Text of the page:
PHANEROO \fan-er-o-oo\Greek: to manifest in word or deed.

Saturday, October 25, 2008

On the Home Front

It seems that all I have time to do anymore is post really quick updates. I have so many photos to share, but getting them all downloaded, edited, and filed properly takes time. So I'll just share a few updates to get us up to speed at Phaneroo.

I'm really excited about a photo session we will be doing with Jon Spot Photography in a couple of weeks (the photo at this link was from a Tinkerbell party we attended and that's how I was introduced to Jon's work). He is a very talented "beginner" photographer who attends our church. I just love his work. It's so real and emotional. There's no forced moments and no cheesy poses. He just catches people and kids being themselves. That's what I've been looking for. In addition, I feel like I'm supporting someone with an entrepreneurial spirit whose trying to get his business off the ground. I love that, too.

After a year and four months of occupational therapy, Lily had her last session on Thursday! Yay! But wait...we may be going back for more. Kathy, Lily's OT, has said that Lily exhibits some symptoms of auditory processing disorder, which is common among children with sensory processing disorder. Auditory processing disorder is usually not officially diagnosed until a child begins reading. The signs of the disorder then begin to be very apparent because the child has problems learning letter sounds and has problems with reading comprehension. And because there's not a standardized assessment until age 4-6, we just have to look at some of the other symptoms. So during this last session, Kathy decided to try some listening therapy. Kathy could not believe the neurological responses she saw Lily have once they found the right music. Kathy explained that when they first put the headphones on Lily, which was playing children's music such as Old MacDonald, Lily's expression quickly turned sour. Kathy said even though Lily held it together well, she was on the verge of tears. So Kathy changed the music selection to something that was more similar to classical music. Ah-ha! That was the perfect music! And if you know Lily, you know she loves classical music. Kathy said that Lily bee-bopped around the room with a whole new energy that she'd never seen before. She was not timid, and she eagerly went from station to station in the therapy room. And for the first time ever, Kathy saw Lily have proper nystagmus when on the swing. If nystagmus is not present you can assume that the child has vestibular dysfunction. Kathy was amazed by the changes she saw in Lily with the auditory input coupled with the sensory activities. Kathy is working with a team to put together a listening therapy research project. And if that project comes to fruition, she would like for Lily to be included. And even if the project does not get launched, Kathy is still very interested in getting Lily back into therapy with some headphones and music. I had to laugh at Kathy's findings. Lily has always loved classical music. When she's listening, it's like she becomes very intense and focused. And she rarely tolerates regular radio in the car. If the stereo is on, it must be Beethoven, Bach and Mozart. When I explained that to Kathy, she was just simply amazed!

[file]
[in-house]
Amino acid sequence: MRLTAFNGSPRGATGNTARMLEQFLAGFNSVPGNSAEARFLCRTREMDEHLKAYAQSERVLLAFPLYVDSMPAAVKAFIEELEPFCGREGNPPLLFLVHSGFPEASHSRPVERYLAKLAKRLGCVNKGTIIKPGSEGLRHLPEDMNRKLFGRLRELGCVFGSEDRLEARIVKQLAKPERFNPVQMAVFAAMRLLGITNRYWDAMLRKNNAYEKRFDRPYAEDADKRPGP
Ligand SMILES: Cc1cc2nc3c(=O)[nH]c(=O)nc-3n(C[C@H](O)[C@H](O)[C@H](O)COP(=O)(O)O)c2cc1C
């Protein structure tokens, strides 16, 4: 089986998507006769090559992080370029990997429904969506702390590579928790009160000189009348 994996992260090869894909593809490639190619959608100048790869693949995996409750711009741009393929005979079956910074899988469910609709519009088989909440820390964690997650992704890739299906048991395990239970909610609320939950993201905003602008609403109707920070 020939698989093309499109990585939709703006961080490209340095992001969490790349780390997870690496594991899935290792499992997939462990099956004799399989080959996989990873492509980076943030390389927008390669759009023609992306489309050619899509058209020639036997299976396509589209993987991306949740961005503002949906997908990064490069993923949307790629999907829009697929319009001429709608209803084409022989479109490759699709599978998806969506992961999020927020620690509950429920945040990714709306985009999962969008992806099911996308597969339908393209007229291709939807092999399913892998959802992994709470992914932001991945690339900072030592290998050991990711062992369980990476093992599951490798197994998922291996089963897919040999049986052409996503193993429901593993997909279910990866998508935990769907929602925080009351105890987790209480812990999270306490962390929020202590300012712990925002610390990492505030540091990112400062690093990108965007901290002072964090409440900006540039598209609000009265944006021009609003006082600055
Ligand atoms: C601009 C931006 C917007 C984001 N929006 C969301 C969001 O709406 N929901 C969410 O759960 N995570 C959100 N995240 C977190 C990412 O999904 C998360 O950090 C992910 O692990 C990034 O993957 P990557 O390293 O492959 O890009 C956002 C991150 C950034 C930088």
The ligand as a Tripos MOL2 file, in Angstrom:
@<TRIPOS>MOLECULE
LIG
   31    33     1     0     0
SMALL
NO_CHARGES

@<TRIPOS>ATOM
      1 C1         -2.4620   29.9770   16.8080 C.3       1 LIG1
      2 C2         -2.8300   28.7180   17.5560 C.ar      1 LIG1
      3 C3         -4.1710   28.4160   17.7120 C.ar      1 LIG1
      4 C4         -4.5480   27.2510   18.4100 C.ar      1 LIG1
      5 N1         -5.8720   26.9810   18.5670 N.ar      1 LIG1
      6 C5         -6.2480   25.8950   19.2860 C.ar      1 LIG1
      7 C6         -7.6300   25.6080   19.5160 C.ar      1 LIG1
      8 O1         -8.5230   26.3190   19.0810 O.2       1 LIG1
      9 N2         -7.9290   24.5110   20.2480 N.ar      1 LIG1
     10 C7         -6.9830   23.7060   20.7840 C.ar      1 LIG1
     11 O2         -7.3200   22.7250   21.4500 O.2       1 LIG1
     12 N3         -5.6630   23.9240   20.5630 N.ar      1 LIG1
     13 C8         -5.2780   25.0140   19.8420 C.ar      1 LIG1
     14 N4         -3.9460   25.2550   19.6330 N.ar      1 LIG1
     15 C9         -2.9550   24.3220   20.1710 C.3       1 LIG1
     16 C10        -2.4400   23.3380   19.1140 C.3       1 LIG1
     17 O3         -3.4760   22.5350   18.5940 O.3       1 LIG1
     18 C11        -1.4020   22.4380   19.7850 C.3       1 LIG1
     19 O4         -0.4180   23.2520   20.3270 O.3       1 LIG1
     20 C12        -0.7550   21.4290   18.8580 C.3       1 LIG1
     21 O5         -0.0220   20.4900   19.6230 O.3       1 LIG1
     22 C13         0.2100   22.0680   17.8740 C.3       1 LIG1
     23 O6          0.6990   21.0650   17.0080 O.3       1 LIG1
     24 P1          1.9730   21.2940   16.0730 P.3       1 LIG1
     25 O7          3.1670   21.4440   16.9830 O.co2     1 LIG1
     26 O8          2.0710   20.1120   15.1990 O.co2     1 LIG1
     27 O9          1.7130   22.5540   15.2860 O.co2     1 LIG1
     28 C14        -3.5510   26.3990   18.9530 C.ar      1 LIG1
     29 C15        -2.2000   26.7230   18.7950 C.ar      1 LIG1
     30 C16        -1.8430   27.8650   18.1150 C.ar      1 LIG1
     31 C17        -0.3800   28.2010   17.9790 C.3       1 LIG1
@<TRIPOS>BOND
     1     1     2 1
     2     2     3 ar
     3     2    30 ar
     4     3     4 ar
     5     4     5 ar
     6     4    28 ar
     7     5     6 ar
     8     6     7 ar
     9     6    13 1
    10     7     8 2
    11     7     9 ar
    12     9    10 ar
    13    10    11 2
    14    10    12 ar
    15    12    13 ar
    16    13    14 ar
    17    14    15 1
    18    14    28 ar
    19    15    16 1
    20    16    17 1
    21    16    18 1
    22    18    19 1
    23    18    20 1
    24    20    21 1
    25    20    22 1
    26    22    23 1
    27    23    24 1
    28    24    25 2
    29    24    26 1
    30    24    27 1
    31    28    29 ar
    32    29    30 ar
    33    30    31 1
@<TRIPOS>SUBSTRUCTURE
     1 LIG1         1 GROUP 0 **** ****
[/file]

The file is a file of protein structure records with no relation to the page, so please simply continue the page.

Schaeffer had his first official speech therapy session last week as well. He did great. When it comes to saying words, that boy is stubborn. Dee was trying all kinds of very interesting tactics to get him to say words like bubble and pop -- both sounds he can make because we've heard him make various "baa" and "po" sounds. Schaeffer enjoyed every moment of the session because he gets a full hour of uninterrupted one-on-one floor time with Dee and some really neat toys. It's totally worth the $9 co-pay!